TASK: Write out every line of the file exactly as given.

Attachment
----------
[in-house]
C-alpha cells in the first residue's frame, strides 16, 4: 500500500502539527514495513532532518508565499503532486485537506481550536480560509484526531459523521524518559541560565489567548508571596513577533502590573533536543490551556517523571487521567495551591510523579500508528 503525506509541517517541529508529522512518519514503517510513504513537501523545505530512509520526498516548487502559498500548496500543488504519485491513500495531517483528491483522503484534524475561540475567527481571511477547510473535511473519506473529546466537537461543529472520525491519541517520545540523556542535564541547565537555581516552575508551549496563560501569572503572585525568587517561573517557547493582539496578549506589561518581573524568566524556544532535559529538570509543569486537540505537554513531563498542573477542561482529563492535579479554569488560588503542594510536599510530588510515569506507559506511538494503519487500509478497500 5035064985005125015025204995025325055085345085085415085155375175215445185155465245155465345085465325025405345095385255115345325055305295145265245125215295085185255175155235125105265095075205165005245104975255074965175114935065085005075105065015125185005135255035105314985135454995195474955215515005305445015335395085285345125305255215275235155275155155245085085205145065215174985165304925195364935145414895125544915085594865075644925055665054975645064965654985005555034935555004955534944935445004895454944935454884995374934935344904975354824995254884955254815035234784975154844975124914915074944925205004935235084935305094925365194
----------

[in-house]
C-alpha cells in the first residue's frame, strides 16, 4: 500500500502539527514495513532532518508565499503532486485537506481550536480560509484526531459523521524518559541560565489567548508571596513577533502590573533536543490551556517523571487521567495551591510523579500508528 503525506509541517517541529508529522512518519514503517510513504513537501523545505530512509520526498516548487502559498500548496500543488504519485491513500495531517483528491483522503484534524475561540475567527481571511477547510473535511473519506473529546466537537461543529472520525491519541517520545540523556542535564541547565537555581516552575508551549496563560501569572503572585525568587517561573517557547493582539496578549506589561518581573524568566524556544532535559529538570509543569486537540505537554513531563498542573477542561482529563492535579479554569488560588503542594510536599510530588510515569506507559506511538494503519487500509478497500 5035064985005125015025204995025325055085345085085415085155375175215445185155465245155465345085465325025405345095385255115345325055305295145265245125215295085185255175155235125105265095075205165005245104975255074965175114935065085005075105065015125185005135255035105314985135454995195474955215515005305445015335395085285345125305255215275235155275155155245085085205145065215174985165304925195364935145414895125544915085594865075644925055665054975645064965654985005555034935555004955534944935445004895454944935454884995374934935344904975354824995254884955254815035234784975154844975124914915074944925205004935235084935305094925365194